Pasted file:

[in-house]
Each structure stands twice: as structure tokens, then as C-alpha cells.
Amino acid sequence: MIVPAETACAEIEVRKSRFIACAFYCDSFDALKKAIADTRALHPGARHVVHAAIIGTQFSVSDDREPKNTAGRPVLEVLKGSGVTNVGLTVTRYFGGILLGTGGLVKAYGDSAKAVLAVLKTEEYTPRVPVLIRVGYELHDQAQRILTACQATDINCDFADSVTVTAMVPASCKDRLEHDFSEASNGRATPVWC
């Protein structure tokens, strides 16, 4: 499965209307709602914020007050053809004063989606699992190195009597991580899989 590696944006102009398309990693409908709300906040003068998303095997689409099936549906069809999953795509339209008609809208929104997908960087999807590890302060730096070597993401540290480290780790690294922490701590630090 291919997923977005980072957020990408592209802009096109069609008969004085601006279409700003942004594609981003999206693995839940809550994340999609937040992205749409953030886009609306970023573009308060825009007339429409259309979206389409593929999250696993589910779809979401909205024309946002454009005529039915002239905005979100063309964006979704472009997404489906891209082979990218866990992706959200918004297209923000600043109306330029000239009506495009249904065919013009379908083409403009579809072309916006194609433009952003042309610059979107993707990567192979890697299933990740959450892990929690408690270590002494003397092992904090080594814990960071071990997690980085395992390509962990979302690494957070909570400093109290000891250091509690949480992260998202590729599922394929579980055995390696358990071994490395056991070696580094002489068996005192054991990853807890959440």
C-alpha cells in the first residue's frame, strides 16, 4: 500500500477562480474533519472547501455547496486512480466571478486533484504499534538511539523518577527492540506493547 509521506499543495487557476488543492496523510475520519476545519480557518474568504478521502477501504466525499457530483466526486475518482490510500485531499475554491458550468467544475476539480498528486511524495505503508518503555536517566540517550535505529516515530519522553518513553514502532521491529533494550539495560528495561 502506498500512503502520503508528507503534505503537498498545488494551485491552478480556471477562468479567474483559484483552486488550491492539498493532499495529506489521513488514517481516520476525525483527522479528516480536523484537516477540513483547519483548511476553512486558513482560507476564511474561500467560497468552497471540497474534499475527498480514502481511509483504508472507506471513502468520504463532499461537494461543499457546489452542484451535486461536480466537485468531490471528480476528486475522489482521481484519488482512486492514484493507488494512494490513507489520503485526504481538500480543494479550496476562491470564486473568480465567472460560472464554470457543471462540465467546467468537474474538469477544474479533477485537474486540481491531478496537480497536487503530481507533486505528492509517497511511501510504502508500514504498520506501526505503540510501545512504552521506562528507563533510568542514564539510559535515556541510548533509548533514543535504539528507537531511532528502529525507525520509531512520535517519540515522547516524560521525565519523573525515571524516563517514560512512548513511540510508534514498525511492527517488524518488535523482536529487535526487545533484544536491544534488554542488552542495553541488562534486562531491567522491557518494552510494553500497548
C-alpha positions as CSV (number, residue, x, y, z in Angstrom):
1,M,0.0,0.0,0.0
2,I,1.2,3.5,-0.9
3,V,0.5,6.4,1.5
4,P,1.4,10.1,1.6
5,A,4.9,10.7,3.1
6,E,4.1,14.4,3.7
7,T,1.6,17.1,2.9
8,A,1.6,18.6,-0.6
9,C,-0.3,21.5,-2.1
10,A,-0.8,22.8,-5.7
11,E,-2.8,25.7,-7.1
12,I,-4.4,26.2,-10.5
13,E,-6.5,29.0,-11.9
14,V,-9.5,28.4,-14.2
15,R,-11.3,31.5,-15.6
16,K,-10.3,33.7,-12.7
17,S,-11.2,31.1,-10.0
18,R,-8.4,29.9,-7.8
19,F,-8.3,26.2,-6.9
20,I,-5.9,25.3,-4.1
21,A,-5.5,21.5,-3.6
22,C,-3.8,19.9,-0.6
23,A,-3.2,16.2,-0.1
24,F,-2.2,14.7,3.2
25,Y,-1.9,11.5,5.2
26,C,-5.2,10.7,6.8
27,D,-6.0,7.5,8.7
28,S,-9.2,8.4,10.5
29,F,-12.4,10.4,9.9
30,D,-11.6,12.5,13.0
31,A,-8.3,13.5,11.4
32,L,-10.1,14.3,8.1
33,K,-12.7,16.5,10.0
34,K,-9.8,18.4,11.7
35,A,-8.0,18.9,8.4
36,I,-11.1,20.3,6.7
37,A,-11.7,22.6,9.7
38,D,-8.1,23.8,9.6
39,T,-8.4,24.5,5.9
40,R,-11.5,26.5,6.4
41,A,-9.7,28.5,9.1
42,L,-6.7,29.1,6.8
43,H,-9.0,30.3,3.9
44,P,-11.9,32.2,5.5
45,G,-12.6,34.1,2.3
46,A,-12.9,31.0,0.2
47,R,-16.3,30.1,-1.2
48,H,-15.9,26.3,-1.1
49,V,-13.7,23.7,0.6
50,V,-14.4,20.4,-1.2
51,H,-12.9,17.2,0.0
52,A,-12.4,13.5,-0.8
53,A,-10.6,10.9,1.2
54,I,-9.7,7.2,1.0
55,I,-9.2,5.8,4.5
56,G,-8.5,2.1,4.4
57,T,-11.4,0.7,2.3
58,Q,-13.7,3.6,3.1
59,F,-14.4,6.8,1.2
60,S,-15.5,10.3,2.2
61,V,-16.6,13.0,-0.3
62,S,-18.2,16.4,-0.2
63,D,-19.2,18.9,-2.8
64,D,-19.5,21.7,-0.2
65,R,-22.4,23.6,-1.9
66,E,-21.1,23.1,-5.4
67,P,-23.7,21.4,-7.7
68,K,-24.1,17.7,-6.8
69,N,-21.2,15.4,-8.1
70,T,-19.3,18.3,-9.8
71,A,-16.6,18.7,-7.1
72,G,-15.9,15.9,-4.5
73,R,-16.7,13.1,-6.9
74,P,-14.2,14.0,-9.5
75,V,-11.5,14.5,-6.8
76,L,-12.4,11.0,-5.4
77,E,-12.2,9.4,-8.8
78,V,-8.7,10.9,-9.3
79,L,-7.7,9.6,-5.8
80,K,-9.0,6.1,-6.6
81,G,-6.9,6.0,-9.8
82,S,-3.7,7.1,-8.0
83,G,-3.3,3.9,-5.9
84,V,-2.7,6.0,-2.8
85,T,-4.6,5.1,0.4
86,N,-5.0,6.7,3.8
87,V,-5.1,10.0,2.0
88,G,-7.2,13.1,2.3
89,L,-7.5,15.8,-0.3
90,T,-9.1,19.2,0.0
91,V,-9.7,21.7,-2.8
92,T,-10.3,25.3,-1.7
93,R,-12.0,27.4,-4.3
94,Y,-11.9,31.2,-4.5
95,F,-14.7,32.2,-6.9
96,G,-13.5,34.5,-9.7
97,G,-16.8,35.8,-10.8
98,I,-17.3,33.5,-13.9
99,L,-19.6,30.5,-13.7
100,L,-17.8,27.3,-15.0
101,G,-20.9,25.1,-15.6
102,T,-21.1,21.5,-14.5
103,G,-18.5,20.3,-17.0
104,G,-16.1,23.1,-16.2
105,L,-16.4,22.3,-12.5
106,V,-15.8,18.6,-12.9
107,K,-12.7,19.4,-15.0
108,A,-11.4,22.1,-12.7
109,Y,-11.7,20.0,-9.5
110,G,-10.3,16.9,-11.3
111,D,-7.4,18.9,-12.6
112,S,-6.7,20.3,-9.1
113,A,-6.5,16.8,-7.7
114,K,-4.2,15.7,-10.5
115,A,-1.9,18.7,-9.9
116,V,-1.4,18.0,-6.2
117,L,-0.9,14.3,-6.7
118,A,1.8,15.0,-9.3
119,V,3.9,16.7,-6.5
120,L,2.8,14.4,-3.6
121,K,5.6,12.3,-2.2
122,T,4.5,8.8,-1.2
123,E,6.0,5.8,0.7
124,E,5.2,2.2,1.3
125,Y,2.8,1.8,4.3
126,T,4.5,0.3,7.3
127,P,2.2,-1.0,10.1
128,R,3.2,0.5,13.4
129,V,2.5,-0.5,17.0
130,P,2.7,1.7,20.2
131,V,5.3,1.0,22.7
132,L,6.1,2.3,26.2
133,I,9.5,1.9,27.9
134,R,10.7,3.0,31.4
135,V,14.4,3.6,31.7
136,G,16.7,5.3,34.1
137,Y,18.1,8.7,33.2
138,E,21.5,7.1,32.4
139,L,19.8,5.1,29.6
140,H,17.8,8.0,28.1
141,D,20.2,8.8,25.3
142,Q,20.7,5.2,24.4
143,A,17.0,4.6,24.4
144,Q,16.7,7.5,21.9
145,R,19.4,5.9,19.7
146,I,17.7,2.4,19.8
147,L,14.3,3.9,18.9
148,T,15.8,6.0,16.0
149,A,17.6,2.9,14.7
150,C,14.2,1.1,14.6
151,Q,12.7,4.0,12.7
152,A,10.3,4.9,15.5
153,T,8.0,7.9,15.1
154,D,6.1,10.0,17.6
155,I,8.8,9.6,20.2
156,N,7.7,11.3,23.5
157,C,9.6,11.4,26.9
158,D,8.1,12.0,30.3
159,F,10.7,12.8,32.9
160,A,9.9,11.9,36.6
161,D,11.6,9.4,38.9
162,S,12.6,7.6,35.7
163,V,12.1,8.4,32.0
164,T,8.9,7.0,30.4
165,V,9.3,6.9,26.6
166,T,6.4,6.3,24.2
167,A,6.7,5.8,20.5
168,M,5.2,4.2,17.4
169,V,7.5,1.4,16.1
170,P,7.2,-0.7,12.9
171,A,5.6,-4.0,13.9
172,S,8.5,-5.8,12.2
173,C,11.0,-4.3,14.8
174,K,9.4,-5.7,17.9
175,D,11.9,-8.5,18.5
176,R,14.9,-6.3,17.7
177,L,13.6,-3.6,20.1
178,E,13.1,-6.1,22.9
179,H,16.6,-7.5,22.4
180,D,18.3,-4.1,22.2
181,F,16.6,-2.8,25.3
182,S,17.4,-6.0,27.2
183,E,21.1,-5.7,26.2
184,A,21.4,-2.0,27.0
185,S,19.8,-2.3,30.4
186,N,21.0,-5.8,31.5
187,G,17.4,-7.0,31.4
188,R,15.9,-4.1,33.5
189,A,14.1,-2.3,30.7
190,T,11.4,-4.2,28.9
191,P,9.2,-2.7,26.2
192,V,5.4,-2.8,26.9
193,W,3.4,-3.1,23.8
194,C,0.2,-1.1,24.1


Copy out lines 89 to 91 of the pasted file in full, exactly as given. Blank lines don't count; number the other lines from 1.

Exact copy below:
83,G,-3.3,3.9,-5.9
84,V,-2.7,6.0,-2.8
85,T,-4.6,5.1,0.4